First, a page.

On the fabric front, I was able to cut the under dress on Saturday, and did most of the sewing on Sunday. I need to finish the sleeve and neck openings, and do the hem, but right now she looks something like this


You will have to excuse the horrible picture. It was late, and the lighting in my mannequin area is horrid. After seeing her on the form, I decided I am going to put horsehair in the hem, partially because there isn't enough length in the skirt to have it be floor length with a standard hem, but mostly because she's a little too drapey for my tastes. I was able to find 2" horsehair in a ton of colors super cheap here, but of course it's coming from China, so I'll have to wait for it to get here before I can do the hem.

In the mean time, I've started the work on the robe. I went to my local fabric stores, and was able to secure a heavyweight cotton or poly/cotton broadcloth in an eggplant color for $3 a yard. It's significantly darker than the purple in the film, but I prefer the darker color for her. The fabric is one of the oddest I've encountered in a while. When I first picked it up, I thought it was a cotton taffeta because of how stiff it was.

For the exterior of the robe, I wanted something with some stiffness to it, and definitely some texture. The hardest part was finding something that was black on black with texture that wasn't too shiny. After searching my local fabric stores with no luck finding anything that met my criteria, I found this


from Shades of Glory Fabrics on Etsy (the listing for this particular fabric is here). They were extremely helpful, and I ended up ordering 14 yards of it. I'm hoping it will be enough, because I made the pattern for the robe this weekend as well.

I started with McCall's M6800


The main reason I picked this pattern was for its shoulder princess seams. The fact that it also had an asymmetrical hem was just a bonus. I did a lot of altering to the pattern to get it ready for Maleficent usage though. The first thing I did was add length to the bottom of the whole thing so center front would be floor length on me, and the back would have a train. Next I shifted some excess fullness from the center front panel to the middle front panel. After that, I modified the neckline so the collar from Simplicity's S2499 would fit. Next was all about flames. I drew a template for a flame point in Illustrator, then proceeded to add it on to the bottom of all of the panels except the center front.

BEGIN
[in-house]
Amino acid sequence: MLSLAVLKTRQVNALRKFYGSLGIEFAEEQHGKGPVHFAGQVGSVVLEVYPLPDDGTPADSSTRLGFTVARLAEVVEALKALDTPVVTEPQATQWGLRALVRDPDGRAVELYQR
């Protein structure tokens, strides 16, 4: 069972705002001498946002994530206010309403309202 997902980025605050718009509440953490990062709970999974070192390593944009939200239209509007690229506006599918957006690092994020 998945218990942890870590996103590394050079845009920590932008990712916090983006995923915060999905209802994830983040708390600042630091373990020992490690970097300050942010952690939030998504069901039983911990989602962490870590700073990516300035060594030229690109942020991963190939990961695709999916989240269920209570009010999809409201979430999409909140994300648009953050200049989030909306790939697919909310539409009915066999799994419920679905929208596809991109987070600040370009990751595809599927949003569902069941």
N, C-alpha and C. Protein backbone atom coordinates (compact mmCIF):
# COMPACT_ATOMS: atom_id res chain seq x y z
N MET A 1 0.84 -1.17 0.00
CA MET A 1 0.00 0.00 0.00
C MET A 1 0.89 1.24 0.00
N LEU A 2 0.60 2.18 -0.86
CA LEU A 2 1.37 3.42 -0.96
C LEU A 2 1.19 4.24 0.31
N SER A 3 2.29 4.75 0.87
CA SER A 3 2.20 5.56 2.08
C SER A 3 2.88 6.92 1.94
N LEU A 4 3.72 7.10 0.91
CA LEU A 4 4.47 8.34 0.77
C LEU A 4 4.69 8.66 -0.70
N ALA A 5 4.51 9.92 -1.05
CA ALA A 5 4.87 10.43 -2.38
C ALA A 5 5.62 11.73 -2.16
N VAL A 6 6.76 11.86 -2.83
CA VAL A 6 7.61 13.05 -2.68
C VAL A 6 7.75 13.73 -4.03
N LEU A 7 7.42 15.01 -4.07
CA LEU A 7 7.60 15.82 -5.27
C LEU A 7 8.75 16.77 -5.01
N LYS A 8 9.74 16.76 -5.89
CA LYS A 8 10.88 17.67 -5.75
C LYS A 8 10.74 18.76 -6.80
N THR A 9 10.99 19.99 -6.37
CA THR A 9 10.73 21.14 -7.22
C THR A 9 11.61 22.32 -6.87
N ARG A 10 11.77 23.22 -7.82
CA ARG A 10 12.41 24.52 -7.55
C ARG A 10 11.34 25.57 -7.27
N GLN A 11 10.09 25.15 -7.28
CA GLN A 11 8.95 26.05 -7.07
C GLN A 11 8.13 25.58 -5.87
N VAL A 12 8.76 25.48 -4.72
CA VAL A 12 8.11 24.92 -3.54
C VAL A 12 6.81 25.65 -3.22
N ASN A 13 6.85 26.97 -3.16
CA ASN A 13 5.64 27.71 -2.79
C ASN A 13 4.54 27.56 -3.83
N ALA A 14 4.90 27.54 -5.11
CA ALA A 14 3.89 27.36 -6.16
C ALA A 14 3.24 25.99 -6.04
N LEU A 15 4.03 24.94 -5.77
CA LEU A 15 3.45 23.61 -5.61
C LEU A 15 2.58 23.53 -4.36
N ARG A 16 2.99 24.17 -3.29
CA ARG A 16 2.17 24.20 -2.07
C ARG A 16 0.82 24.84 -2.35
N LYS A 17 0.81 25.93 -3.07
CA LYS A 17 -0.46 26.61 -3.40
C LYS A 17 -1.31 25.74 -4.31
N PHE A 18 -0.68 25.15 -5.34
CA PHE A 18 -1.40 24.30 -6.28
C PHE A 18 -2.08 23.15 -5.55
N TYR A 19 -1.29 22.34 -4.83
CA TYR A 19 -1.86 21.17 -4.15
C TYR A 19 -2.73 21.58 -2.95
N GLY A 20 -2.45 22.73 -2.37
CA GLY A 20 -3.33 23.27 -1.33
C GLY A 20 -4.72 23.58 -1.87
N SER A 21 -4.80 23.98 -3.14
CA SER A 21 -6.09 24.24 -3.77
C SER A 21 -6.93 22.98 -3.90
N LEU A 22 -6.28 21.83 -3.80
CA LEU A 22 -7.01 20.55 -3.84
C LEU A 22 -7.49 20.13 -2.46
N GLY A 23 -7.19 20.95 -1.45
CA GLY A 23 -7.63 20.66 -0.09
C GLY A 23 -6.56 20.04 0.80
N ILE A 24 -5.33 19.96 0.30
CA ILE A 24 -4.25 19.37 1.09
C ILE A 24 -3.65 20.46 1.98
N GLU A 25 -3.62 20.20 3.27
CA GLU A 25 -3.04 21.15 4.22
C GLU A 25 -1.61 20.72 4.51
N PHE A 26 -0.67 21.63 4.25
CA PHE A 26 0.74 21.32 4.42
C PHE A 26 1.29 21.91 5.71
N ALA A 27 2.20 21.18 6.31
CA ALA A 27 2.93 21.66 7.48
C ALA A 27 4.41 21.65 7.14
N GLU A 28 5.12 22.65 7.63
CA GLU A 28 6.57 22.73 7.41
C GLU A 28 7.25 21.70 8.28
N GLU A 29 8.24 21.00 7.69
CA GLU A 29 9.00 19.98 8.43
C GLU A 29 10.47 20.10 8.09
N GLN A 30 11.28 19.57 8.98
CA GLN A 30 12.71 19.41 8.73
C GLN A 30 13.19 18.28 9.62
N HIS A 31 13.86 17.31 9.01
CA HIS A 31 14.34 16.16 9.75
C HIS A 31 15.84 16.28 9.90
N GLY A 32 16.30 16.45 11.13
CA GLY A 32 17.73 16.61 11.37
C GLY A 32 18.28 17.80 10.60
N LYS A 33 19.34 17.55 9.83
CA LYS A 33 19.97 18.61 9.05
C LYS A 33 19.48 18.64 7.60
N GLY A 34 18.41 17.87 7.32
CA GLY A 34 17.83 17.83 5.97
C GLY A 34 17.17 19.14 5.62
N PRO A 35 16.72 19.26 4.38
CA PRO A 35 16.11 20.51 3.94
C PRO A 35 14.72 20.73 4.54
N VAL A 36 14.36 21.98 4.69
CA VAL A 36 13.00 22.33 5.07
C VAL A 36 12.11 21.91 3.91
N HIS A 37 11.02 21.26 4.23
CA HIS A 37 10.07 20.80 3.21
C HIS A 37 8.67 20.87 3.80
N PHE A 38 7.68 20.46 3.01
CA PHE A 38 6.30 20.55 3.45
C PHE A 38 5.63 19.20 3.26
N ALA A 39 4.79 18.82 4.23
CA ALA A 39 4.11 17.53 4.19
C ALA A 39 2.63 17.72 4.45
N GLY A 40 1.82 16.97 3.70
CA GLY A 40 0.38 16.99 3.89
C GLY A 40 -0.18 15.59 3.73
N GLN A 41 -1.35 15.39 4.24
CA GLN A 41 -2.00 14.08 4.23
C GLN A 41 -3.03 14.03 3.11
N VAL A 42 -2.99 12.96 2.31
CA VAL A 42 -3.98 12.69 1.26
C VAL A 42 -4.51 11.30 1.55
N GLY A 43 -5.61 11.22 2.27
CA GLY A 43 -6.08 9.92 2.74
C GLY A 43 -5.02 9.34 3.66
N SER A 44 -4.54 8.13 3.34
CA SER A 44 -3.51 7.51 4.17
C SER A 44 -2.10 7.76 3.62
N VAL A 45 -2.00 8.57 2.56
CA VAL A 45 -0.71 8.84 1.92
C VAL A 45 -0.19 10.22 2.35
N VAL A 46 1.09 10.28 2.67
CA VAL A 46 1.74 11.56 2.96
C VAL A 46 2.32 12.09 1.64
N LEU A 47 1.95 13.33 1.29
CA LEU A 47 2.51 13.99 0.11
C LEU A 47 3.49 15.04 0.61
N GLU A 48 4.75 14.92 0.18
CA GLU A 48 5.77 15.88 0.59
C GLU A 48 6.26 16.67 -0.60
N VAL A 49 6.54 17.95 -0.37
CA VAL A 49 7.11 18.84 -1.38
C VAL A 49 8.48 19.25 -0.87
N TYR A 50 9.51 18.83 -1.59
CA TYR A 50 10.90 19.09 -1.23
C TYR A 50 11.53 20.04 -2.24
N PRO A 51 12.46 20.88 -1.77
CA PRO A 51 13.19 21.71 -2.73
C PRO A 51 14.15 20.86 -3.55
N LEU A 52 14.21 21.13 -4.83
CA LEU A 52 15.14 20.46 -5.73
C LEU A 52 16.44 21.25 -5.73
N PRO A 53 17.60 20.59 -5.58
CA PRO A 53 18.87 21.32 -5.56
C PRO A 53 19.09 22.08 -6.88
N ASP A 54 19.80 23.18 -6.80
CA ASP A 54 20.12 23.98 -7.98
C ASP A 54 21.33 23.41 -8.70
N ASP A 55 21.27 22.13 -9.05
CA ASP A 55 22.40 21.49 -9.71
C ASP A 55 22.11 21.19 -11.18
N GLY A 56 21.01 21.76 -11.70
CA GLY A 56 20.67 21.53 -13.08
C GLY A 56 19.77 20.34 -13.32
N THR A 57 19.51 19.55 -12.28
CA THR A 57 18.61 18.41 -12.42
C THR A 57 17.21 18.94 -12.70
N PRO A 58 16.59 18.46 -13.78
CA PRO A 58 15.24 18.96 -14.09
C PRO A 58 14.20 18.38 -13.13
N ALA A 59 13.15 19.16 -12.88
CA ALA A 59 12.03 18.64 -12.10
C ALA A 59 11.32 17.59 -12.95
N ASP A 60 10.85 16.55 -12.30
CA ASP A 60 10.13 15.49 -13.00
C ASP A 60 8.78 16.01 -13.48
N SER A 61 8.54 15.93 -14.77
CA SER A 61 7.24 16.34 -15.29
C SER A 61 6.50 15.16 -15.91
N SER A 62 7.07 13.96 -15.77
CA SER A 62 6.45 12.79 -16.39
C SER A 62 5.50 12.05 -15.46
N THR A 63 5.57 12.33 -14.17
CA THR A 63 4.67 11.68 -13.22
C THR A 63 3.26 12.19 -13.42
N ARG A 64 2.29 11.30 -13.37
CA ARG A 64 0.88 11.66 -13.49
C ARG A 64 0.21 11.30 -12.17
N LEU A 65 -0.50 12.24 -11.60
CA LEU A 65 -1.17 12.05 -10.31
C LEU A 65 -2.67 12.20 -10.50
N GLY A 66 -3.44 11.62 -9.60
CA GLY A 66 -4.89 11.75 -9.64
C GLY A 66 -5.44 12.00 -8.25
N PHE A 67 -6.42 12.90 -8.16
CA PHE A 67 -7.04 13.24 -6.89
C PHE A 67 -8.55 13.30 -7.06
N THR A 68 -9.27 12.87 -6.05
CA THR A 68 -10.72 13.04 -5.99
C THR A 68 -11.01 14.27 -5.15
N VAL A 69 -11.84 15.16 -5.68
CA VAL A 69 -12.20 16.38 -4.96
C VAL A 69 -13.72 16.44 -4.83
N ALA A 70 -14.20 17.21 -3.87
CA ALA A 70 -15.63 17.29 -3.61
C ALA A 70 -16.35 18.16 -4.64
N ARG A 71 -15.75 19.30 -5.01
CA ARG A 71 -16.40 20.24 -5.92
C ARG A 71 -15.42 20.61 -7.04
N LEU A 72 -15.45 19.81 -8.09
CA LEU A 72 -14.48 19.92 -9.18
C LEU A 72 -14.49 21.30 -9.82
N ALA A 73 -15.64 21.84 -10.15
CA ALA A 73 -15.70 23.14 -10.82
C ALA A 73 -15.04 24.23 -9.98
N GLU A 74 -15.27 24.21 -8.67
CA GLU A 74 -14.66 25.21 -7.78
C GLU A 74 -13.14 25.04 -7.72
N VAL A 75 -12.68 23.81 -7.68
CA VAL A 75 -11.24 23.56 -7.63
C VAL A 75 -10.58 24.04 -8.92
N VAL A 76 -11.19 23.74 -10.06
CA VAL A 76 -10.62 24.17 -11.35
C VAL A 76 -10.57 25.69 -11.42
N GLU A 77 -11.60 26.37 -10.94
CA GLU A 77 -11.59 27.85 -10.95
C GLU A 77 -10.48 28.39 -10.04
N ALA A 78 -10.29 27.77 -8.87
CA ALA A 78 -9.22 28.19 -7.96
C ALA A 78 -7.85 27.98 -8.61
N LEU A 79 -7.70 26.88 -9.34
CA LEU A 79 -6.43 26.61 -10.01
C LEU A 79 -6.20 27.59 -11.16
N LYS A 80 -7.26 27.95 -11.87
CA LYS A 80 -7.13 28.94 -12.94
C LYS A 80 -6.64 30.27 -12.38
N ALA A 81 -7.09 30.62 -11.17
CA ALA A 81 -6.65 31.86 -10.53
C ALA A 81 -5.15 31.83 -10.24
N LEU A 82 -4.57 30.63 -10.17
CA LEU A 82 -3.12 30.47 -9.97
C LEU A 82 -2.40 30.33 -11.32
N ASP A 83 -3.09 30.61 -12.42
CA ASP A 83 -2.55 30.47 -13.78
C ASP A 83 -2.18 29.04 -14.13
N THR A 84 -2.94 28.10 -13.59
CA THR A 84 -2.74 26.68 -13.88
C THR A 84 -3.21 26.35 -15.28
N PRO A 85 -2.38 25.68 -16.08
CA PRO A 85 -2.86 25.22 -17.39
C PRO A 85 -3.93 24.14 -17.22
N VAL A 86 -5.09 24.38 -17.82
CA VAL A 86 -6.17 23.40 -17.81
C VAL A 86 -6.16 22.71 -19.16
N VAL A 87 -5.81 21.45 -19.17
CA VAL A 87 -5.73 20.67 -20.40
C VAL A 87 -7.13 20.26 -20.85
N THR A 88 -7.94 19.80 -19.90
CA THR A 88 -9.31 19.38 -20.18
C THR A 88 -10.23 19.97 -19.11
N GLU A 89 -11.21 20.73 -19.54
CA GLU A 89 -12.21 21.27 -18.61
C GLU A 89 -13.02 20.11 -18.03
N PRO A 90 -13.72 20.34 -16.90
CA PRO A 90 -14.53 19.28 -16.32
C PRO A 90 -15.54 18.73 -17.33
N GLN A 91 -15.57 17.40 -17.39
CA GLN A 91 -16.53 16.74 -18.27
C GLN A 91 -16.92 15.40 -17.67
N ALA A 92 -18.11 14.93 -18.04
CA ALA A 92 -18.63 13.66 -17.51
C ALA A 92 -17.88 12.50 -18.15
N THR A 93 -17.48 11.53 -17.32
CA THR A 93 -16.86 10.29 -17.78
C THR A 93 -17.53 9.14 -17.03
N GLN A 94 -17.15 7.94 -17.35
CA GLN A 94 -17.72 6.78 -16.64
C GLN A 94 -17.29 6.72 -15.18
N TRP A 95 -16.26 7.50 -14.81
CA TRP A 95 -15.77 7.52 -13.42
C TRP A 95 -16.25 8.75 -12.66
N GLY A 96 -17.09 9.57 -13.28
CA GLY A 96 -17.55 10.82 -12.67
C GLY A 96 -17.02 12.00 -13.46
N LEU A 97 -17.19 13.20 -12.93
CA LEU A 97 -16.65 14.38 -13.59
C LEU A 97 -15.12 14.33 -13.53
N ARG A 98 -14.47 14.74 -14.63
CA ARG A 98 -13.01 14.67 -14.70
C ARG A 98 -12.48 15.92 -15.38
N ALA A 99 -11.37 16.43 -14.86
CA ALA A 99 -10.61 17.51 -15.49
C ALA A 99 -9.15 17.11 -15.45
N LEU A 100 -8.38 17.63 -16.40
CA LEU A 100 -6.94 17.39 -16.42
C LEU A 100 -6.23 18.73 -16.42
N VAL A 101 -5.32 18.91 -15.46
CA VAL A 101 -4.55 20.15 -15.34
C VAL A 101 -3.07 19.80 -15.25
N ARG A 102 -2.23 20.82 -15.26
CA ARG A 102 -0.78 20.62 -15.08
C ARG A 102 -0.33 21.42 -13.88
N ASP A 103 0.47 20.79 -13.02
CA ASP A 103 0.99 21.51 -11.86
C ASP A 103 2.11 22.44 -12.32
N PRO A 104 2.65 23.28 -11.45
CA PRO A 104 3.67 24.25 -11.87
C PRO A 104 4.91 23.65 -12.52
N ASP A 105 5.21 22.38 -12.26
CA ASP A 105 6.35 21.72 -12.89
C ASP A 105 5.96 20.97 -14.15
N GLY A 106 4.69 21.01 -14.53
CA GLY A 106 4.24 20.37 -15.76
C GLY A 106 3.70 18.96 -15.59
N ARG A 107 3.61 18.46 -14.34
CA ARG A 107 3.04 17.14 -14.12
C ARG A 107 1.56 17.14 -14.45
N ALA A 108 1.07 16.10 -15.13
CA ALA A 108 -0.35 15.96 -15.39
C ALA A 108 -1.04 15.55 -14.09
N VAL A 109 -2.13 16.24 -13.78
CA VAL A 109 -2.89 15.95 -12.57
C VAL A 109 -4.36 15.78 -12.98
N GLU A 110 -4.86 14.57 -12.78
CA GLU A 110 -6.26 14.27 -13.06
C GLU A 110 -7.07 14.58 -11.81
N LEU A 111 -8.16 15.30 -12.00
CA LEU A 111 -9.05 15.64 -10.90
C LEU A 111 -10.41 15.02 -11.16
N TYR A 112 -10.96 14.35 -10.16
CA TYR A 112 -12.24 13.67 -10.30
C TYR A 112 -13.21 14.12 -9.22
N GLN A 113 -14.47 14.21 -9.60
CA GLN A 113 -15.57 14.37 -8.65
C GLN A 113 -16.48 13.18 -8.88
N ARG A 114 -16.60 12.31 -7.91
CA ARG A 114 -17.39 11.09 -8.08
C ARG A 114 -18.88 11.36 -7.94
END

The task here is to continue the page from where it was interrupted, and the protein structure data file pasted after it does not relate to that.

With the body done, I moved on to the sleeves. I dropped the sleeves from the pattern since I have the under dress, and drafted new winglike ones from scratch. Since I'm going to attach the sleeves to the body at the shoulder princess seam, I added that to my usual sleeve length measurement, and used my shoulder-to-knee measurement as the inner edge of the wing sleeve. For the outer edge, I free handed the shape of her sleeves from the reference image in my first post, then used the same flame template from the robe hem to add the points to the sleeve. Fun Fact: between the hem and the sleeves, the robe will have 56 flame points.

This is probably the largest pattern I have every made, which is why I'm currently doubting that 14 yards of fabric will be enough. I'm going to try to cut the lining sometime in the next few days so I'll hopefully know if I need to order more of the taffeta.


New Member
On the horn front, I sat down for some serious crafting time last night.

I cut the pepakura pieces out. Well, I say "I" but I really mean my Silhouette did. I do love that machine. I did have some issues with the cutting this time though. For some reason, on 4 of the sheets it wasn't reading the registration marks correctly, so the cuts were wrong. I've had to reprint those pages, and run them through the machine again tonight. The reprints didn't cut properly either, so in a moment of frustration, I said screw it and cut the last two pages on blank cardstock. It was a little more of a puzzle than I'm used to, but I know there are other people that work without the lines, so I gave it a try.